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Welcome to Conquering Dreams with the legendary motivational speaker, C.B. Baker. Ladies and gentlemen, without further adieu, here is C.B. Baker.
Good evening, everybody. It's me again, C.B., your host, leadership expert, motivational speaker, C.B. Baker. Yes, this is another episode of Conquering Dreams. I am so glad and I am appreciative that you have tuned in to this episode here and what we'll be talking about tonight is the battle -- How To Battle Selective Hearing. That's right, selective hearing. That's the topic tonight. And, you know, I cannot express to you how many times I've encountered this issue with myself and with other people dealing with selective hearing. Due to the nature of my business and where I work at, I deal with this a lot in leadership and management, people with selective hearing. So, I said, you know, I need to do an episode about selective hearing, so we can get a better understanding on how to battle selective hearing, what causes it and -- but also supply tools to everyone out there on how to combat it and deal with people with selective hearing. First thing, we want -- I want everyone to understand something here. First off, let us talk about what selective hearing is. Basically, selective hearing is -- the definition is in the phrase is people only hearing certain things that you're saying or communicating to the other person and vice versa. Okay. Your message is only being partially received.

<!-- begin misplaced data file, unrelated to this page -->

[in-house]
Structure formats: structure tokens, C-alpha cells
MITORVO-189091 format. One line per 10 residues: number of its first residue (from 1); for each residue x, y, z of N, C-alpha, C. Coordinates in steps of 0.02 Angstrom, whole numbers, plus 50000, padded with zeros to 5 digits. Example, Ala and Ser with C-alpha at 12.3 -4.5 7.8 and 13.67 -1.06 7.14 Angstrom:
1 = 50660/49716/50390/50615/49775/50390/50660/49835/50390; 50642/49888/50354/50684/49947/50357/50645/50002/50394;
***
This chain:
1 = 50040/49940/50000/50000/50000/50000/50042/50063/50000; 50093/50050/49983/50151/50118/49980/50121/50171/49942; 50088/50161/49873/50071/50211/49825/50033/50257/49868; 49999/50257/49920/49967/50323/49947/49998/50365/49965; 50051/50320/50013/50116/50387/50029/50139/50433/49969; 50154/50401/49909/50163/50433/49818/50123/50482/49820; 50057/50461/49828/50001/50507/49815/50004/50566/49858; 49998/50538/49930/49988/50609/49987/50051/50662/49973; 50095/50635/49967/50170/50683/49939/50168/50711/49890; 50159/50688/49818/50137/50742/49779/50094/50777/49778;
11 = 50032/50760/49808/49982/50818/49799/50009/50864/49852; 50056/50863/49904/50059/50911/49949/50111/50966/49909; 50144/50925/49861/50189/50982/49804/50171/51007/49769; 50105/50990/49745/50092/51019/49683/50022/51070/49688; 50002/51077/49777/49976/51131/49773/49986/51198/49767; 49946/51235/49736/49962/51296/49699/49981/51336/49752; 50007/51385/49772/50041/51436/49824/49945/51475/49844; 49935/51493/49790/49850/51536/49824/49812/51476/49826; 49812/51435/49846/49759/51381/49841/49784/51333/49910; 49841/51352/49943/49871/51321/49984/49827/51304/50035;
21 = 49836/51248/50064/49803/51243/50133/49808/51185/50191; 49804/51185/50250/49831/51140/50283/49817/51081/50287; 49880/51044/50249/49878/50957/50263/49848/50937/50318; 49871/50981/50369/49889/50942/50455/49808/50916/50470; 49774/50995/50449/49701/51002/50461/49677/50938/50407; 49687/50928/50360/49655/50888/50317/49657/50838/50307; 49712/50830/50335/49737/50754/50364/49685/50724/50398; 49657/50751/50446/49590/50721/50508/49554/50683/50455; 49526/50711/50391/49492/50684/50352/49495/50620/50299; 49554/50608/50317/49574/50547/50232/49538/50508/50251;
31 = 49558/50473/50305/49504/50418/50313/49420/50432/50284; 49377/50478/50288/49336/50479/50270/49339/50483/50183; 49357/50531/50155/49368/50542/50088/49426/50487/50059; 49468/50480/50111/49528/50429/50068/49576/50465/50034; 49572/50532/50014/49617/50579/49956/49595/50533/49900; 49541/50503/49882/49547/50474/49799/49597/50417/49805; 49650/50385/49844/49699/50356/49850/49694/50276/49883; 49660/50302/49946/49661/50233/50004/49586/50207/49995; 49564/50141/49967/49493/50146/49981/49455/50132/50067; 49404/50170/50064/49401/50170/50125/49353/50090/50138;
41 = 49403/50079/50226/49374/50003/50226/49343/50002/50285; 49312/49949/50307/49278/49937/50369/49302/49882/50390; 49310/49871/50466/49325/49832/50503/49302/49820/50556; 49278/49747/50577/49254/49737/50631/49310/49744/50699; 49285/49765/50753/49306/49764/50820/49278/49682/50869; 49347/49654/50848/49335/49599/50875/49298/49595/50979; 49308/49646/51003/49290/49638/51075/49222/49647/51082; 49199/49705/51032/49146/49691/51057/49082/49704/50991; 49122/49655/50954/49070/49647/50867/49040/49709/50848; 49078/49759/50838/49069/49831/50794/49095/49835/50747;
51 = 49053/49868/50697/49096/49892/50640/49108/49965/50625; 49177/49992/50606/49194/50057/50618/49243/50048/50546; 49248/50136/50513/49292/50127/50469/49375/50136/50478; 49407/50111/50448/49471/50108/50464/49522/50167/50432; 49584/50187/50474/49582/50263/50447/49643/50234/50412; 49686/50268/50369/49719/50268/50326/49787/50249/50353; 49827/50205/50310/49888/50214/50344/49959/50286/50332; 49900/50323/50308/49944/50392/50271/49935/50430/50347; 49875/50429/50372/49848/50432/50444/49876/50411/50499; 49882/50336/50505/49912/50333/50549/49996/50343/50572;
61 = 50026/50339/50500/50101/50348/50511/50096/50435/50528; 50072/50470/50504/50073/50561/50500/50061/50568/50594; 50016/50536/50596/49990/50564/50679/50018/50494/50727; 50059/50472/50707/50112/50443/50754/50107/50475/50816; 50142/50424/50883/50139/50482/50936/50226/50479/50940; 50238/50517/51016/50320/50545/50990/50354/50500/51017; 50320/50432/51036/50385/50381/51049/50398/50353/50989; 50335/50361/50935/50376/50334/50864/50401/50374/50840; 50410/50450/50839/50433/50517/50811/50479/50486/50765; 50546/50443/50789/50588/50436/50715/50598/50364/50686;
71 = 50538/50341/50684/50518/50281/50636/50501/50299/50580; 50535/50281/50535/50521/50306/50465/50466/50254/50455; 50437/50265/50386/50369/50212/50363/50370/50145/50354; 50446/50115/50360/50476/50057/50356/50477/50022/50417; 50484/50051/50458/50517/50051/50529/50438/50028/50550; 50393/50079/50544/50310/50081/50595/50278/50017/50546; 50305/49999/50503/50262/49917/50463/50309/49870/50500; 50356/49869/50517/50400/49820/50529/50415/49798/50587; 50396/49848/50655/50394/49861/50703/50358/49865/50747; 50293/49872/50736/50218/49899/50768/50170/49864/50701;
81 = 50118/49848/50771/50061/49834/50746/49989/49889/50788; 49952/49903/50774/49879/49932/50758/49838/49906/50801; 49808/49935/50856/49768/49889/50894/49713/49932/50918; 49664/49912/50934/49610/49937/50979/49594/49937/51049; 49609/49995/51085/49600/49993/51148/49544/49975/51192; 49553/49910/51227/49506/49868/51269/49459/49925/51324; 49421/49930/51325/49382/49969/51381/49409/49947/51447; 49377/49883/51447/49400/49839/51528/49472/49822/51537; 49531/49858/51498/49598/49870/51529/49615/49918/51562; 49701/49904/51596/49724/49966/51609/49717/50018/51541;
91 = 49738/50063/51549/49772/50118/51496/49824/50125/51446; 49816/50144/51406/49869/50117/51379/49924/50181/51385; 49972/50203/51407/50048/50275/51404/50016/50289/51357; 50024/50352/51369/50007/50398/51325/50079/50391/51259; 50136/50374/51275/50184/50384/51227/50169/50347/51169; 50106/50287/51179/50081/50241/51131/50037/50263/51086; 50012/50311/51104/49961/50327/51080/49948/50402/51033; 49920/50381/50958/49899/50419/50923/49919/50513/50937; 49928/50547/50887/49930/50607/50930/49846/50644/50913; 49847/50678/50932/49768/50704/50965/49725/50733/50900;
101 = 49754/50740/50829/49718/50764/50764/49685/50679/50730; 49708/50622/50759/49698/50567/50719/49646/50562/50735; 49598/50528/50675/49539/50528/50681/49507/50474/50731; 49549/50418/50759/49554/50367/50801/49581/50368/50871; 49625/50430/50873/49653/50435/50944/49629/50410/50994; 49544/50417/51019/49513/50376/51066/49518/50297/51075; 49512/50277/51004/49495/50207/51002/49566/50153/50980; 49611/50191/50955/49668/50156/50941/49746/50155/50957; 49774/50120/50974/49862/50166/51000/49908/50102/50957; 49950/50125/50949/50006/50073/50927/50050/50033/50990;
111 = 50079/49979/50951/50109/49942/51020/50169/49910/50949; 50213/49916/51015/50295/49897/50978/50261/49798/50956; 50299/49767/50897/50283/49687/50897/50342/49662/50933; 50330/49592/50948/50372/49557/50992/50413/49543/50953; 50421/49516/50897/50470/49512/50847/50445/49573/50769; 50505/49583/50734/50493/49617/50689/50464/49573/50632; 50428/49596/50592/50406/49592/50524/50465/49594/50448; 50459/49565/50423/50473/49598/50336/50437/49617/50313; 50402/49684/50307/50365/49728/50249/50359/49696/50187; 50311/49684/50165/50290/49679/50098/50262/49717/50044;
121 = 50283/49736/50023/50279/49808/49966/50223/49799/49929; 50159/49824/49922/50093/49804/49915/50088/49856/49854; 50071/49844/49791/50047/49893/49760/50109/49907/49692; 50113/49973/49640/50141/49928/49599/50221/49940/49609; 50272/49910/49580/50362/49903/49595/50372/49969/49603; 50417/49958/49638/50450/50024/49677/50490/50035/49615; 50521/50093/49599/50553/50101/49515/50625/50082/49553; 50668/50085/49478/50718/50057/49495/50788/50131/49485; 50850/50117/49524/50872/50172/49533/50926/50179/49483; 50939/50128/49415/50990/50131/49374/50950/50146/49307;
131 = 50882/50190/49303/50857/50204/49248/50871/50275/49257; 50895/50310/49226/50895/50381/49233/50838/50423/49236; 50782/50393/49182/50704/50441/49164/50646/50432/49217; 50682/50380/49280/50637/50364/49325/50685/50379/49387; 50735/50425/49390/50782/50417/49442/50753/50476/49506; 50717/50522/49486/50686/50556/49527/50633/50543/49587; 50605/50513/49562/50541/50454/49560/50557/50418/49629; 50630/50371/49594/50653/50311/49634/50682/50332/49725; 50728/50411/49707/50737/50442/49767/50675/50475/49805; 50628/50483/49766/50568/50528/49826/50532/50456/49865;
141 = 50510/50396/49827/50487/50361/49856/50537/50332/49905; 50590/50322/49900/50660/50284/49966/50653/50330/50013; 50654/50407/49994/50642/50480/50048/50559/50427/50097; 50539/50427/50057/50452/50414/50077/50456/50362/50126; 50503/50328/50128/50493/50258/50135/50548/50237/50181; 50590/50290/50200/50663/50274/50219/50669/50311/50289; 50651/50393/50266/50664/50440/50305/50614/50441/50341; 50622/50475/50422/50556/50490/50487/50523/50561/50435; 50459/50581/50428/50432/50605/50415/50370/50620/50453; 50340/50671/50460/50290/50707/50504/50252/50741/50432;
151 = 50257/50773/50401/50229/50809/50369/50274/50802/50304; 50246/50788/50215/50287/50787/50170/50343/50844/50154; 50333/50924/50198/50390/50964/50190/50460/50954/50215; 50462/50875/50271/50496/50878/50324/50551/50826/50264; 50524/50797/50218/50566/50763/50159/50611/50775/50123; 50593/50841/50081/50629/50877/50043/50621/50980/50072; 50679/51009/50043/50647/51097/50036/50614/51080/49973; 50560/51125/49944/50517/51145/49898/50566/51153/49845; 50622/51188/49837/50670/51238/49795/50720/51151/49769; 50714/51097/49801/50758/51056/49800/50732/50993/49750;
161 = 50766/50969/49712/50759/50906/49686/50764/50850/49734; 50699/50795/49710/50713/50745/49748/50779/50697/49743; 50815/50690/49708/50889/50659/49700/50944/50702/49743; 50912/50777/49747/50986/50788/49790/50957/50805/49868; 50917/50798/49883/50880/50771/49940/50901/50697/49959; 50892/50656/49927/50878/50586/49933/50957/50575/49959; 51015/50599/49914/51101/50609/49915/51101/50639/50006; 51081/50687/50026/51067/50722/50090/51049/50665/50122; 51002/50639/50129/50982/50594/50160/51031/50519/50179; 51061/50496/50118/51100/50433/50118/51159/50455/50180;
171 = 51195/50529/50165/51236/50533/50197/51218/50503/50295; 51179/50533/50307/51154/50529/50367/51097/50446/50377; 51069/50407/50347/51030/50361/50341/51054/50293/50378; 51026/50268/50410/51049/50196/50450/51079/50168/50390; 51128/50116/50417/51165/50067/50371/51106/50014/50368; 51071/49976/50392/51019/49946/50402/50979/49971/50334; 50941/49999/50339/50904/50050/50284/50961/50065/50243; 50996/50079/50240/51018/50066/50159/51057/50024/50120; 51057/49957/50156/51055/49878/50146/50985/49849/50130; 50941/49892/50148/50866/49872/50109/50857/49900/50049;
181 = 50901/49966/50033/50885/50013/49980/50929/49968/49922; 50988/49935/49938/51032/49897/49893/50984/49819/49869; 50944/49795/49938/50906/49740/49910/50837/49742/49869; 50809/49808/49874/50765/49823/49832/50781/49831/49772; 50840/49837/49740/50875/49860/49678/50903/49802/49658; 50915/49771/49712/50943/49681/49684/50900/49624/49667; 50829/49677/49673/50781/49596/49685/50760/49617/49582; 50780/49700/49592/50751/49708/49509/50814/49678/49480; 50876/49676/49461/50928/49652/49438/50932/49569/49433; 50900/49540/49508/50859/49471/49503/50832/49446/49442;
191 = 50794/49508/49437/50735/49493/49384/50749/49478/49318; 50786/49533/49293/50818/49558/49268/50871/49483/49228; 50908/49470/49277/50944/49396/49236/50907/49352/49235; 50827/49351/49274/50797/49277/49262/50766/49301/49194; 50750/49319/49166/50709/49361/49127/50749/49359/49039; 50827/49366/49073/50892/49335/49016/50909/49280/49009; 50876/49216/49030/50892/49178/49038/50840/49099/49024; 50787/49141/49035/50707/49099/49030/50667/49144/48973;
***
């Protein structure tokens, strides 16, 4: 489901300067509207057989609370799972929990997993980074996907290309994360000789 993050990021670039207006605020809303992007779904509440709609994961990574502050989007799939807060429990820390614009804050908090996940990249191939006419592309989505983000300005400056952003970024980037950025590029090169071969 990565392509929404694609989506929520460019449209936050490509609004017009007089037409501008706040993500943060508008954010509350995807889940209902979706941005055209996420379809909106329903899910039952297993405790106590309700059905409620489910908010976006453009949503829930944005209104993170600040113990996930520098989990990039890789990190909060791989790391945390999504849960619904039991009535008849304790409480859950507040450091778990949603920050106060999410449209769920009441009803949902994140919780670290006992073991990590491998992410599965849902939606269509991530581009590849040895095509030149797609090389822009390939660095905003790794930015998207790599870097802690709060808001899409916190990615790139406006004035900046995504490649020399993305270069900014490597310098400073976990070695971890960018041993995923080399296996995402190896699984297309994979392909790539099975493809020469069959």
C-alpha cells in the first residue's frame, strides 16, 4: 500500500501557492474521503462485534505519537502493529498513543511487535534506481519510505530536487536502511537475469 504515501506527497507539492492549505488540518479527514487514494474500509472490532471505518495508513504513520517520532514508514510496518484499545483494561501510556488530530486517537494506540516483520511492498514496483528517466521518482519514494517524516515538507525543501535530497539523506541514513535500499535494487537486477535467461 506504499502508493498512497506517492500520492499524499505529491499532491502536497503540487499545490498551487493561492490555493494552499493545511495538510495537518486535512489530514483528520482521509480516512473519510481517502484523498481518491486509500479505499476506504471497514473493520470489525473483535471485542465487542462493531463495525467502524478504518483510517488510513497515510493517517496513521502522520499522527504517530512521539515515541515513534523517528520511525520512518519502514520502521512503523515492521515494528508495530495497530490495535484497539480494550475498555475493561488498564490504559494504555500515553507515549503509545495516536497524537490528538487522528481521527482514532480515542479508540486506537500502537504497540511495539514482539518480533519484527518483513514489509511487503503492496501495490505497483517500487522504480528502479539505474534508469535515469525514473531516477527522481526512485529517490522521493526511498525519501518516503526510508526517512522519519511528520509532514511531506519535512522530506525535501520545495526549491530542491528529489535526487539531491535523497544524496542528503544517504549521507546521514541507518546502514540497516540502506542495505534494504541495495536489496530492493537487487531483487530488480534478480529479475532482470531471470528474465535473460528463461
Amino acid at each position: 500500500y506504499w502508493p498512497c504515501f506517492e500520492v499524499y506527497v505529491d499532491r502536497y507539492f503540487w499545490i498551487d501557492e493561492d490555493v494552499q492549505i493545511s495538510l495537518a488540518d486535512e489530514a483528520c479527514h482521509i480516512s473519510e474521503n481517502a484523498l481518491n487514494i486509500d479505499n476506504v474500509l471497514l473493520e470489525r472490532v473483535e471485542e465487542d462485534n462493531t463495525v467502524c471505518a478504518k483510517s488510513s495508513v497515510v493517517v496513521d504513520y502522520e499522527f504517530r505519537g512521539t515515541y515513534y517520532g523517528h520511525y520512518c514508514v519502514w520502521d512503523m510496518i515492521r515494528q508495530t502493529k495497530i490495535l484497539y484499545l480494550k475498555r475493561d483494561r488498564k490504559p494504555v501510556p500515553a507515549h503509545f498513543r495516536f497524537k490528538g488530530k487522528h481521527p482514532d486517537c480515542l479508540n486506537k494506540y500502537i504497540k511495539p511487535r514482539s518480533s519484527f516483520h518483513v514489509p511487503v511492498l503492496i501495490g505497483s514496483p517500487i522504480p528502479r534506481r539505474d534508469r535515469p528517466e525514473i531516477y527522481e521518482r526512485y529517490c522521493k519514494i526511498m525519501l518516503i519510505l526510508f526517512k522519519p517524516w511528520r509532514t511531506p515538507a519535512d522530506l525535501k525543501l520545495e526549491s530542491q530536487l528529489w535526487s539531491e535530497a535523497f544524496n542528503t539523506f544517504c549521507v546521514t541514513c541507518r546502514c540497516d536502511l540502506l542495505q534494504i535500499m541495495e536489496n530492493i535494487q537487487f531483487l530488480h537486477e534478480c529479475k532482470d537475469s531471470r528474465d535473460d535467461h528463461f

Okay. Now, there was a study done that children -- okay -- children have the ability to tune out a negative thought or negative communication that only focus on the positive things. So therefore, if you tell a child, "If you clean up your room, you will get ice cream". The child only hears, "You will get ice cream". It is an amazing feat and people have done studies on this -- countless studies and has all comeback the same. So, the question I have to ask you is, are you still -- are you still suffering from that childhood situation? Now, are you hearing with people have to say negatively to you or when they give you an action either to do, are you missing the most important part because you have tuned them out and only looked at or only heard the reward. Now, what we're going to talk about is how to recognize when your communication is not getting through. Okay. First thing you have to do is be attentive to what you are saying. Okay. Because too often, we speak on a subject and forget what we said or what we generally know or generally know what we just said in a later conversation. Okay. So, if you have to --when you're talking to someone that is suffering from selective hearing, make sure you understand and remember everything that you just told them because you're going to have to repeat it later on.